Holiday Trappers School

We went to southern Southeast Alaska to Sara’s sister’s for Christmas. Wicked winds kept us inside. We attended a dinner each night at a friend or family’s home. Lots of fun.

I was supposed to leave on Monday, but the high winds kept the planes grounded and the ferry, which did go, was 2 hours late on a normally 3 hour run, and the ferry barely was able to dock in Ketchikan, from stories I heard. Had they not been able to dock, they may have had to return in the nightmare they just came through. I can’t imagine. Doesn’t sound safe that they went in the first place, paricularly with 99 mph gusts in Clarence Strait.

So on Monday, I spent the afternoon at fur handling school. My brother in law and his brother and I skinned 10 or so marten from their winter catch of some 90 or so for the season. I studied first how they did it, then dove in. They cut around the paws and did not keep the claws. A cut to the anus from either side, the strip the tail, and down the body. They used a clothes pin to strip the tail. I showed how I liked to use pliers, which gives a lot better grip with the long handles.

Then, they put the hide in corn meal, which helped to dry out the inside side of the pelt, and also made pulling off any remaining skin or fat much easier. We dredged the skin in the cornmeal, then worked off any excess skin/fat by hand. Then the hide was tacked fur side in on the stretching boards. They let them dry for just a few hours before turning to fur side out and tacking again – another lesson, as I let my dry for days, and then turned the fur out and did not retack.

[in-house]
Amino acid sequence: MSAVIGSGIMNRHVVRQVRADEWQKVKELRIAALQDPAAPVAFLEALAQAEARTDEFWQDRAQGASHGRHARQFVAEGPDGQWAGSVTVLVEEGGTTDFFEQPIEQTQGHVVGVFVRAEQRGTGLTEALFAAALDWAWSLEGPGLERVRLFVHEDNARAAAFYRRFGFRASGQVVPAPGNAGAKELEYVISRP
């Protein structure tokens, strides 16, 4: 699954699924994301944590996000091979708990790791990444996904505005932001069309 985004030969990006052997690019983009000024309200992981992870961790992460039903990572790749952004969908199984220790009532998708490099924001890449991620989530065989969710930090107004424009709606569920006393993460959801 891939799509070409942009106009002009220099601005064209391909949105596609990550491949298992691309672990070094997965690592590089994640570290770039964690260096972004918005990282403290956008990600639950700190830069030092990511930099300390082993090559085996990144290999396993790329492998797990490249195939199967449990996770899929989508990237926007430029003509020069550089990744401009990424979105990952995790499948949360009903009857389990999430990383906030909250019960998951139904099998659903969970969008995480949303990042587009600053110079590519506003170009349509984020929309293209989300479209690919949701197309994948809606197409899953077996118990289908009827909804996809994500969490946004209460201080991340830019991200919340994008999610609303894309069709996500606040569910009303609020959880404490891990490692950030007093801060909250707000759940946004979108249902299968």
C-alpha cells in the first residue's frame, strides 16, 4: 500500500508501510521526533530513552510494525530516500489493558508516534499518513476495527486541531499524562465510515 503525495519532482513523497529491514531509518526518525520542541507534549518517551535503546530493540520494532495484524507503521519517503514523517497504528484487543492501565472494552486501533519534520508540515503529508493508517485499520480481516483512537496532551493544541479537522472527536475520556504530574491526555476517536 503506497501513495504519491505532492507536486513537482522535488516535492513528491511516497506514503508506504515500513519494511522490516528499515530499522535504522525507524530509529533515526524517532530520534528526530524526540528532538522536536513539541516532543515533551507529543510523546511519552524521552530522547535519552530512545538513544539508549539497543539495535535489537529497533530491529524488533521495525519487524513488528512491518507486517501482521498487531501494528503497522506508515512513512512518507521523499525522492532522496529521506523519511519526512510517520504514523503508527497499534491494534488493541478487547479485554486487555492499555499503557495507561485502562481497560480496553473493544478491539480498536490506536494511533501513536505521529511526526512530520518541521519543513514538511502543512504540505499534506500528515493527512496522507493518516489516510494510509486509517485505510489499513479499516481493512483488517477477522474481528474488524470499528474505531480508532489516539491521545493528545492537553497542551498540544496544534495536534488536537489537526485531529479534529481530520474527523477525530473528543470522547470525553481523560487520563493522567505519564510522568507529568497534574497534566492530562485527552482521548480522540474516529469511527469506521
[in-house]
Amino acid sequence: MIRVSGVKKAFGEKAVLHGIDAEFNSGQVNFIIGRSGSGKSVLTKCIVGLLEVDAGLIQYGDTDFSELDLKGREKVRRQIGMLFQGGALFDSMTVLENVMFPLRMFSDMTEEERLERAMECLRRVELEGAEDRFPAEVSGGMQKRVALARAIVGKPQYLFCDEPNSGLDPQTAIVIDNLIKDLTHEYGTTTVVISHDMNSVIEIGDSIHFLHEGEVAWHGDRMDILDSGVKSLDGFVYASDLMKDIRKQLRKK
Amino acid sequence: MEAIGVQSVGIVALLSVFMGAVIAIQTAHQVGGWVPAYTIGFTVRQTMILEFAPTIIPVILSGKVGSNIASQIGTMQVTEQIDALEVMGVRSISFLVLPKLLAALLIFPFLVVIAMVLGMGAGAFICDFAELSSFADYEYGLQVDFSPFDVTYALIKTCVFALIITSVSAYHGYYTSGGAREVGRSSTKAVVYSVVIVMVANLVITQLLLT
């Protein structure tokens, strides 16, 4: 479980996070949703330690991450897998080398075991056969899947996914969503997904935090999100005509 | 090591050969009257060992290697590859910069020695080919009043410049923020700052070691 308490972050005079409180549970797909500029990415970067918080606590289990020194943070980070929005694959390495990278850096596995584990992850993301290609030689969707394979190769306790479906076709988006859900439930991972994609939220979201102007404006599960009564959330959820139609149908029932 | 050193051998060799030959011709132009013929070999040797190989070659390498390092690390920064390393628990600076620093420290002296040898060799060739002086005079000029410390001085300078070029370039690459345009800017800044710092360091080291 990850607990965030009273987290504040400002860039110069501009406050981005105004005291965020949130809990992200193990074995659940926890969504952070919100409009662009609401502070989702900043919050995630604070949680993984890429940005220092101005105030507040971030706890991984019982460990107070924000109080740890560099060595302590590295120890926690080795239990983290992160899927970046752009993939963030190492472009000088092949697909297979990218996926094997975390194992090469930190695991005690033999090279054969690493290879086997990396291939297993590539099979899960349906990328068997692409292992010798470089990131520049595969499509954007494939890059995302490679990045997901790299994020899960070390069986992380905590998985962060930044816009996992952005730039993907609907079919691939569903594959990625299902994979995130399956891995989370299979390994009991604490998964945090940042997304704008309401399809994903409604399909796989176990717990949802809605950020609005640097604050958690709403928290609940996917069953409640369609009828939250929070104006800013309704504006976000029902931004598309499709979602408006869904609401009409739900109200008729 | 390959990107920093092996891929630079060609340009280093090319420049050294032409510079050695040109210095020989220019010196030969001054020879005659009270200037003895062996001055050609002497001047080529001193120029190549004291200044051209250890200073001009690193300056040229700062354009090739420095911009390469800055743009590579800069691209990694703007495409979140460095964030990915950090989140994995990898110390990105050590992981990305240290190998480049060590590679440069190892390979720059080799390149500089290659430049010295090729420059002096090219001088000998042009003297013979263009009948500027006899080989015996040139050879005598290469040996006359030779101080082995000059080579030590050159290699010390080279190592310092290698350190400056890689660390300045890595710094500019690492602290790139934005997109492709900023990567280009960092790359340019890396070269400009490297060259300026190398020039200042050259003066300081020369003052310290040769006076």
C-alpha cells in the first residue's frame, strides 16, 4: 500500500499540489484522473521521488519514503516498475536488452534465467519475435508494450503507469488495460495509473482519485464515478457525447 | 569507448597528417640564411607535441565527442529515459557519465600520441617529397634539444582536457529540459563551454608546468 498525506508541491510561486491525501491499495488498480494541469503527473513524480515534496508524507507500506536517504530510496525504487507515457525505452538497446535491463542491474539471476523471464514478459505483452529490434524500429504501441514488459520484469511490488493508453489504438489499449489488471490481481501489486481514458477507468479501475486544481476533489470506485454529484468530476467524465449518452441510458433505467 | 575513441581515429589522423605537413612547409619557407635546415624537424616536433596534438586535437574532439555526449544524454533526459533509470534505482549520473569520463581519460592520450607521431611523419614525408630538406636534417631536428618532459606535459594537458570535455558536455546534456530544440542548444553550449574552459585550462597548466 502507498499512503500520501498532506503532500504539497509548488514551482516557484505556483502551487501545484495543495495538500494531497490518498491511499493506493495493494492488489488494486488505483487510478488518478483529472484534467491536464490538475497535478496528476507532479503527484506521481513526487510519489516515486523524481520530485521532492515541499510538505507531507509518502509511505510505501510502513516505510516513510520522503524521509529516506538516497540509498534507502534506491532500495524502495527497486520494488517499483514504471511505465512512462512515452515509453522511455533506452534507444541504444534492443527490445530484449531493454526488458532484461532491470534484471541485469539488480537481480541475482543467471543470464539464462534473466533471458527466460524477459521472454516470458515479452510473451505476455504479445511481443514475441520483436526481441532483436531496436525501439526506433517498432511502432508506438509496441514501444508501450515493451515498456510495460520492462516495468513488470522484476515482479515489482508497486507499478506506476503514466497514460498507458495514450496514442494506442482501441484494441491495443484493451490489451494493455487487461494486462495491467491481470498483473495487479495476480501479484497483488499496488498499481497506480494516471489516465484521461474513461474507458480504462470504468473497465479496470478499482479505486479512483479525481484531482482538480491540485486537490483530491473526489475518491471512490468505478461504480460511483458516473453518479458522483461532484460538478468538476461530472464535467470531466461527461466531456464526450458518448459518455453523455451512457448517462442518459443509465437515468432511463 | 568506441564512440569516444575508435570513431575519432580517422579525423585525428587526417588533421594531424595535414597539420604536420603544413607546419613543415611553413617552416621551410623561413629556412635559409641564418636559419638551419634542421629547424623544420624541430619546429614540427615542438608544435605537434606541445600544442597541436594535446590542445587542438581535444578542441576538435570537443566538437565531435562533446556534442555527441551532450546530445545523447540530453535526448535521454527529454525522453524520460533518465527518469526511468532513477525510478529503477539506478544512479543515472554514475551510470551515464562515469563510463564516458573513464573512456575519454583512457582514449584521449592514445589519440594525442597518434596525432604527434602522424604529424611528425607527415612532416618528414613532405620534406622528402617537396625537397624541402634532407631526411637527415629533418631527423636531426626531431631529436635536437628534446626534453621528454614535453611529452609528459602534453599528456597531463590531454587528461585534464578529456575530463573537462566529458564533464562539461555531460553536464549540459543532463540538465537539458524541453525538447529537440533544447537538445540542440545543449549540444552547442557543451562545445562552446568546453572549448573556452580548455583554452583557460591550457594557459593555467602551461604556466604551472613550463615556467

Once the pelt was fully dry, they would fluff the fur with a vacuum, and “snap” the hide to make it its most fluffy. A friend of my brother in law who was watching said he used to wash raw marten fur (before putting on the stretcher) in Dawn soapy water to remove any pitch and make the fur shine. He also said a roe-stripping “gut hook” knife worked well for splitting the tail.

Lots of good ideas and practice for my own fur handling. I think making the fur as close to perfect as you can is respectful of the animals harvested and makes the most of the resource. I pulled my trapline before we went to Craig since I would not be able to check it for too many days. I can’t wait to get it back in.

As I sit here typing this back in Juneau, my brother in law called from his boat to say he, his daughter and her boyfriend were out for the day. They caught crab in the crab pots, shrimp in the shrimp pots, harvested on deer, towed a pile of logs home, and caught a king salmon on the tow home. Not a bad day.

Mark Stopha
Alaska Wild Salmon Company
4455 N. Douglas Hwy
Juneau, AK 99801

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